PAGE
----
Dielectric BRDFs

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 Joined: Sun Jul 28, 2013 6:53 pm
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Dielectric BRDFs
Hi,
I'm trying to get a general BRDF for dielectrics. As I see it, there are three major ways light scatters: diffuse reflection, specular reflection, and transmission (the first two modeled with Phong). What I'm having trouble figuring out is how to weight the probability of each. I can create a BRDF that is purely specular, purely diffuse or purely transmissive, all conserving energy. The problem is trying to combine them in a reasonable way.
I tried a few things, but nothing really seemed to be realistic. The Fresnel equations describe how much energy is reflected versus transmitted, but what about, for example, opaque plastic? I tried, for example, using Fresnel reflectance to weight the specular and Fresnel transmittance to weight the diffuse, but this doesn't seem to really work for reasonable refractive indices.
Thanks,
G
I'm trying to get a general BRDF for dielectrics. As I see it, there are three major ways light scatters: diffuse reflection, specular reflection, and transmission (the first two modeled with Phong). What I'm having trouble figuring out is how to weight the probability of each. I can create a BRDF that is purely specular, purely diffuse or purely transmissive, all conserving energy. The problem is trying to combine them in a reasonable way.
I tried a few things, but nothing really seemed to be realistic. The Fresnel equations describe how much energy is reflected versus transmitted, but what about, for example, opaque plastic? I tried, for example, using Fresnel reflectance to weight the specular and Fresnel transmittance to weight the diffuse, but this doesn't seem to really work for reasonable refractive indices.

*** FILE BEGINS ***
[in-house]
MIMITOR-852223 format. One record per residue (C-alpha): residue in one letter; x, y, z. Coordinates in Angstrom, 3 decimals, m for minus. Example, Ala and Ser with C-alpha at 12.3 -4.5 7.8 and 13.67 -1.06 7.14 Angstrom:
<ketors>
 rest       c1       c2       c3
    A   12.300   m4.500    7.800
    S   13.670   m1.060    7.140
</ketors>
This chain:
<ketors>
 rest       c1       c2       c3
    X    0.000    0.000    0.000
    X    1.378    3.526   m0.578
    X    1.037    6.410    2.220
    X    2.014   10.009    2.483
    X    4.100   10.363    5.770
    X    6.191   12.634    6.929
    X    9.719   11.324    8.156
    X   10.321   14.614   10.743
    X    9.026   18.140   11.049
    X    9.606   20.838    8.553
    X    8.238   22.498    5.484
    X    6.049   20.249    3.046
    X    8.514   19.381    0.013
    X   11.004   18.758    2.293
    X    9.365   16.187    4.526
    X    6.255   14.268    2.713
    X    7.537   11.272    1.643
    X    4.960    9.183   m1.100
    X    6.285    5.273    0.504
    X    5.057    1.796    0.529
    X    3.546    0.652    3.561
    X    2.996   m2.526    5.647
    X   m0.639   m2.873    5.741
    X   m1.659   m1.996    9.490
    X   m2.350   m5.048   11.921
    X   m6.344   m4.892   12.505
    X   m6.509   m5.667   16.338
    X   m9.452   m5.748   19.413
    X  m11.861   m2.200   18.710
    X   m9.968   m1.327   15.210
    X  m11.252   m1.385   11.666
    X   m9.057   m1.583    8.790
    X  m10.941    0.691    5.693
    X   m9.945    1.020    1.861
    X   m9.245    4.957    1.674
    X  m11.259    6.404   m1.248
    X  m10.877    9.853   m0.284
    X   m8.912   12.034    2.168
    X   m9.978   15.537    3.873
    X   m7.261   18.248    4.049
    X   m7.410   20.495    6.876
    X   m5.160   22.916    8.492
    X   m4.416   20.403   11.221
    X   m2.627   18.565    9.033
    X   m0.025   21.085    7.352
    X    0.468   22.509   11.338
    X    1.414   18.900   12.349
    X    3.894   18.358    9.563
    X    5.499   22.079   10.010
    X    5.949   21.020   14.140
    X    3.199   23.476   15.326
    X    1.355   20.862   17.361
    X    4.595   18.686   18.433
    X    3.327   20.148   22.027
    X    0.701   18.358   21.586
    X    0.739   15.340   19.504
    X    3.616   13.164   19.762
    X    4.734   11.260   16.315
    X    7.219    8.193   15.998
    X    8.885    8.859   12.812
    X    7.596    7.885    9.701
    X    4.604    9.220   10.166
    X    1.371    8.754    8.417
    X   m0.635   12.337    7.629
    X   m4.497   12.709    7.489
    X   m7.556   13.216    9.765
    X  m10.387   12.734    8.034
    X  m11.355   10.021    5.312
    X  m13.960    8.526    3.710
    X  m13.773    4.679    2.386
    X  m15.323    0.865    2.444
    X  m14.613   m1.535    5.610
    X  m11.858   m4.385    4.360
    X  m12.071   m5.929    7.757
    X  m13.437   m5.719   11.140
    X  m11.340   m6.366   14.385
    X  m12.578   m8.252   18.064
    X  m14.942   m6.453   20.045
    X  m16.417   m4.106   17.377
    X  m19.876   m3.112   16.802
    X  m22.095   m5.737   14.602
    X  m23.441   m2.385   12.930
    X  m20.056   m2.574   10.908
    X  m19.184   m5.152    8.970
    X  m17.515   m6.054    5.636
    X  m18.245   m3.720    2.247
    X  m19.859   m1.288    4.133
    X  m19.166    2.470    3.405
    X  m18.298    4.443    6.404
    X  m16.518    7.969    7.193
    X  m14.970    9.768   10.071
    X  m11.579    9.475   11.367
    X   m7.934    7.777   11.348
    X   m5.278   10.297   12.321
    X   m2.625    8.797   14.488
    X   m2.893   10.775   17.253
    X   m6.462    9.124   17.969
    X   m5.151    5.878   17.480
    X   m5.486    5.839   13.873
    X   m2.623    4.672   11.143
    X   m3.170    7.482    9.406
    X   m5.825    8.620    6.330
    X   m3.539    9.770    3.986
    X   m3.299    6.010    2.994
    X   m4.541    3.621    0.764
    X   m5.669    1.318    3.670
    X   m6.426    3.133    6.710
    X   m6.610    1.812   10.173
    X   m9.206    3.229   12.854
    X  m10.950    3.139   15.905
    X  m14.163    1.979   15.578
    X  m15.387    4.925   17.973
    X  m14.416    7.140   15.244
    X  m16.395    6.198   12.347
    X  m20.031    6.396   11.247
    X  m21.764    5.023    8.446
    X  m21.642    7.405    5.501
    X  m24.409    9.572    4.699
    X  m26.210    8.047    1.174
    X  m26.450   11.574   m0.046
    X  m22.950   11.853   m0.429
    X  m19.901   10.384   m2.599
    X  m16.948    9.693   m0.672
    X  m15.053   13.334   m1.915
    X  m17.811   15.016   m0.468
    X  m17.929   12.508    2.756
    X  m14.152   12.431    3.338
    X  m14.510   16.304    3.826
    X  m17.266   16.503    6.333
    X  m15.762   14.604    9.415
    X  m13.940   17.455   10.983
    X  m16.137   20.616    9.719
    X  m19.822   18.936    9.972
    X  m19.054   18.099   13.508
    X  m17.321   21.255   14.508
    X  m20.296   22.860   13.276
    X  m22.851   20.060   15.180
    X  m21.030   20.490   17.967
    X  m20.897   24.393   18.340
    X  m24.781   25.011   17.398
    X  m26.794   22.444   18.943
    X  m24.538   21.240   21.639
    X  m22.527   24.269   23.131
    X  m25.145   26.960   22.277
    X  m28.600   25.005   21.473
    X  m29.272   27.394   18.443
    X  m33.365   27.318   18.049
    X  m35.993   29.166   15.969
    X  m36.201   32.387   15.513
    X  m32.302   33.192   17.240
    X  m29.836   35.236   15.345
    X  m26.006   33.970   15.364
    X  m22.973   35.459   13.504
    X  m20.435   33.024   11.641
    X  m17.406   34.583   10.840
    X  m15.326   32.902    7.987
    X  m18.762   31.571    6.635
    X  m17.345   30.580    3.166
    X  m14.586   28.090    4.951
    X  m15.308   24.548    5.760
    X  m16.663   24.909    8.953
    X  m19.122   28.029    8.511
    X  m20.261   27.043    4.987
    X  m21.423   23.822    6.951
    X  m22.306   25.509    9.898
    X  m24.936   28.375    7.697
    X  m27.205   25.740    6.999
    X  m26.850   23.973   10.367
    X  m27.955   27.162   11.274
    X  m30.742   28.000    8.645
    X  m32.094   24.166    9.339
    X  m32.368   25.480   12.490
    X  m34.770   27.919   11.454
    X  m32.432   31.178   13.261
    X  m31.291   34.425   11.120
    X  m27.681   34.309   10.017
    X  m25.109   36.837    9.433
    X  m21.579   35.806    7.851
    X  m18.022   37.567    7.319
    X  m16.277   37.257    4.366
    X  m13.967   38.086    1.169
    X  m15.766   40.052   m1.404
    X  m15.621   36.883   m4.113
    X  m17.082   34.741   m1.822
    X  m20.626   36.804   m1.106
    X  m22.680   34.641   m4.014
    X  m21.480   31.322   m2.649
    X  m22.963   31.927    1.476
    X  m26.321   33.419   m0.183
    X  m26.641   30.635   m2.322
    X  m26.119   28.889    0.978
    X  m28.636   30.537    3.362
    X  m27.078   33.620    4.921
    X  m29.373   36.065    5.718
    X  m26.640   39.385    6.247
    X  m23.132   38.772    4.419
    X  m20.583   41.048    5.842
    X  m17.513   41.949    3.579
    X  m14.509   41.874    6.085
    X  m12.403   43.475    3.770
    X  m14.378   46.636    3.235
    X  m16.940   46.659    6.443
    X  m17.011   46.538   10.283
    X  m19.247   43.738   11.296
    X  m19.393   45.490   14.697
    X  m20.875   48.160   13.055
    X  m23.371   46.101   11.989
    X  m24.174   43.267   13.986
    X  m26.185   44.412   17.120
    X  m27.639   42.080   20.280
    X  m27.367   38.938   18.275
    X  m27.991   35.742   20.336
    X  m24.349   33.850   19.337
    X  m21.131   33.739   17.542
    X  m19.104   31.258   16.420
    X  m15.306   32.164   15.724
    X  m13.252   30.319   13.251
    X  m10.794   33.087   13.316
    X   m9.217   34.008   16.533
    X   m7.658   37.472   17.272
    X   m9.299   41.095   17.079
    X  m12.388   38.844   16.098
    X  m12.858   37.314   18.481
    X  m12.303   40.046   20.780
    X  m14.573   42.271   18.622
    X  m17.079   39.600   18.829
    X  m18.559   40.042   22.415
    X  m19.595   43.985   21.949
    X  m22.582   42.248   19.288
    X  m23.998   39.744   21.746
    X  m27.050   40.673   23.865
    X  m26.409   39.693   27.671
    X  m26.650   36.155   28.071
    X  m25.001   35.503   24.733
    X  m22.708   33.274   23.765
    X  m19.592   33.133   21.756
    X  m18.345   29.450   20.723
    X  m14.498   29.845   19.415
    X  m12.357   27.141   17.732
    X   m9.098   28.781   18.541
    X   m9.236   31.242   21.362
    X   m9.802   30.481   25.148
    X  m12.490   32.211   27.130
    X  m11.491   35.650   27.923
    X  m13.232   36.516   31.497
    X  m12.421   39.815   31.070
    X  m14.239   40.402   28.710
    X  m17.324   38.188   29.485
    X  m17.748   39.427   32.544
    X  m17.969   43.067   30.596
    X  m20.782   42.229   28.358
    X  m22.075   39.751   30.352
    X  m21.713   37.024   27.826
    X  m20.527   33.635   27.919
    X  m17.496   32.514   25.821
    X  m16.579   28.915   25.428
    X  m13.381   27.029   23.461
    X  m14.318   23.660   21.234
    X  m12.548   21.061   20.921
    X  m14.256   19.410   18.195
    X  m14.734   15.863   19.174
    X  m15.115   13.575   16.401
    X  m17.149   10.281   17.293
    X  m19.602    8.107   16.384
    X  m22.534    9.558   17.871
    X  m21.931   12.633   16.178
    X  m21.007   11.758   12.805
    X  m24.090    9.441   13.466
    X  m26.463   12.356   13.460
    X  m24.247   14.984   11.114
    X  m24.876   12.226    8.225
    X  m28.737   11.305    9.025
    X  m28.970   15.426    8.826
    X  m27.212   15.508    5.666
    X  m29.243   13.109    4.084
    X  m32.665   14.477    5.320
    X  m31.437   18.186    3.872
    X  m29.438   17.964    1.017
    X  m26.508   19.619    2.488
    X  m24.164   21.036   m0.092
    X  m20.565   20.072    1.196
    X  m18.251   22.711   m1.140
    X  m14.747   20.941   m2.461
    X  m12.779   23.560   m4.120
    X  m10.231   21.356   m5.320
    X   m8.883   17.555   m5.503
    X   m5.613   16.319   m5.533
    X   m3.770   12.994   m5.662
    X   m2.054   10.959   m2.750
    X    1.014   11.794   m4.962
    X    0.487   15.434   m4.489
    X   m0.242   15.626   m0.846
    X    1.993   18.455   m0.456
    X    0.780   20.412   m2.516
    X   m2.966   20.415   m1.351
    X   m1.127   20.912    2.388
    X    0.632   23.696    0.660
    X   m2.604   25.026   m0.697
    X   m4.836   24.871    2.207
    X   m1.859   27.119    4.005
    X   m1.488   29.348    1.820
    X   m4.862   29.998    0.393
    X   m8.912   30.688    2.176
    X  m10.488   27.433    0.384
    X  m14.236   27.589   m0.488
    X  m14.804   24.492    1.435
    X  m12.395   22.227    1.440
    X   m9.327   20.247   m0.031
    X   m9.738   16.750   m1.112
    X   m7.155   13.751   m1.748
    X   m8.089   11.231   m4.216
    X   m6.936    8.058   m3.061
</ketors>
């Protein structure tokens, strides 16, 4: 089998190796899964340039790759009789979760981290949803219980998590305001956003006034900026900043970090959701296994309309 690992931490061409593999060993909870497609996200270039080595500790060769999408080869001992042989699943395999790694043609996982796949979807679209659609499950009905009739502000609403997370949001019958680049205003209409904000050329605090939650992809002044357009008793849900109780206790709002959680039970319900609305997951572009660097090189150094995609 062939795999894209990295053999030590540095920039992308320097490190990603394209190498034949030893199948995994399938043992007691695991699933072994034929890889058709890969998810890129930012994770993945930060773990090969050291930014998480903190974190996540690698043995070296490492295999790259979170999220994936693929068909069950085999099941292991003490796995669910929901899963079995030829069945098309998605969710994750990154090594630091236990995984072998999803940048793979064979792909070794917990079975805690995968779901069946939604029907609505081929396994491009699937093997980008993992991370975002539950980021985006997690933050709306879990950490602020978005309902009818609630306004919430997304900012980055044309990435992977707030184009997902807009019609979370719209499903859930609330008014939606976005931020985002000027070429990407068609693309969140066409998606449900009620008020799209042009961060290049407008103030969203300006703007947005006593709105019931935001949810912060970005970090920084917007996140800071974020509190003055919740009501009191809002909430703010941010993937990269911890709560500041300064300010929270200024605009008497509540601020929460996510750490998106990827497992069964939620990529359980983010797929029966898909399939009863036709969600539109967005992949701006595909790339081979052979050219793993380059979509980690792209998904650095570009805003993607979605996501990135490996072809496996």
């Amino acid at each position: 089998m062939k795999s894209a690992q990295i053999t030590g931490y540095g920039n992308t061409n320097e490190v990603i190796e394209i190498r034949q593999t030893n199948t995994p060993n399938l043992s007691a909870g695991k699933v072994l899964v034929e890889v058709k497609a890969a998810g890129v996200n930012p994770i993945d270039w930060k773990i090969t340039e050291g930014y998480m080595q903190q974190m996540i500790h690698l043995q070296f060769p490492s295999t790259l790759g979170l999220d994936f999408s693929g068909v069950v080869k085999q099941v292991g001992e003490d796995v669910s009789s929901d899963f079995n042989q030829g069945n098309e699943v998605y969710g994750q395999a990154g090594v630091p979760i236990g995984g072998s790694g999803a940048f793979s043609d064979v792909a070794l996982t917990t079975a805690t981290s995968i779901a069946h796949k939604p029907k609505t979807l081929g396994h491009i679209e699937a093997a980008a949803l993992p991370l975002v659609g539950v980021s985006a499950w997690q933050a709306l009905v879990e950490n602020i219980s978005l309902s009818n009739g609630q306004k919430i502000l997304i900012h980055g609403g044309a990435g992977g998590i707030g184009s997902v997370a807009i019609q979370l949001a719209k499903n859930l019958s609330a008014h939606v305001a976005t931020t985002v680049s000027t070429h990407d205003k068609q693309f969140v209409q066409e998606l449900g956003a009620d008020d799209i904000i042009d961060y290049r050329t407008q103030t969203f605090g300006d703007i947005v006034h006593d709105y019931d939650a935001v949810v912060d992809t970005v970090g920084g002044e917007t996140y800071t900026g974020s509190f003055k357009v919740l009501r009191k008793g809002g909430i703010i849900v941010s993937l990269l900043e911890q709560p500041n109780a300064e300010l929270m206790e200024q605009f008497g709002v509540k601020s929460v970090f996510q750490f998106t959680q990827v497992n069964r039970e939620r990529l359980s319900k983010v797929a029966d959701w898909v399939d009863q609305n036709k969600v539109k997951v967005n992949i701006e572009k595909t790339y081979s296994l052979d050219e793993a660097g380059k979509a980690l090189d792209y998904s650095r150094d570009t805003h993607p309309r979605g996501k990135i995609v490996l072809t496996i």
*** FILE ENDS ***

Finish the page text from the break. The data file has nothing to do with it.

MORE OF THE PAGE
Thanks,
G
Re: Dielectric BRDFs
How exactly is it "not working"? The method you describe is what's usually done. How have you implemented it exactly?
Re: Dielectric BRDFs
First of all, are you using the common form of the Fresnel equations that assumes lossless media, or are you using complex numbers for refractive index? If you are only using real numbers, then you cannot model anything that absorbs light, such as opaque plastic.
Second, the appropriate way to combine transmission, reflection and scattering is to first calculate the reflected, transmitted and absorbed components based on the complex Fresnel equations and then use your scattering function to send each ray in the appropriate direction. As long as R + T + A = 1, you will conserve energy. (R, T and A are the fractions of the incident light that are reflected, transmitted and absorbed, respectively.)
Second, the appropriate way to combine transmission, reflection and scattering is to first calculate the reflected, transmitted and absorbed components based on the complex Fresnel equations and then use your scattering function to send each ray in the appropriate direction. As long as R + T + A = 1, you will conserve energy. (R, T and A are the fractions of the incident light that are reflected, transmitted and absorbed, respectively.)

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 Joined: Sun Jul 28, 2013 6:53 pm
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Re: Dielectric BRDFs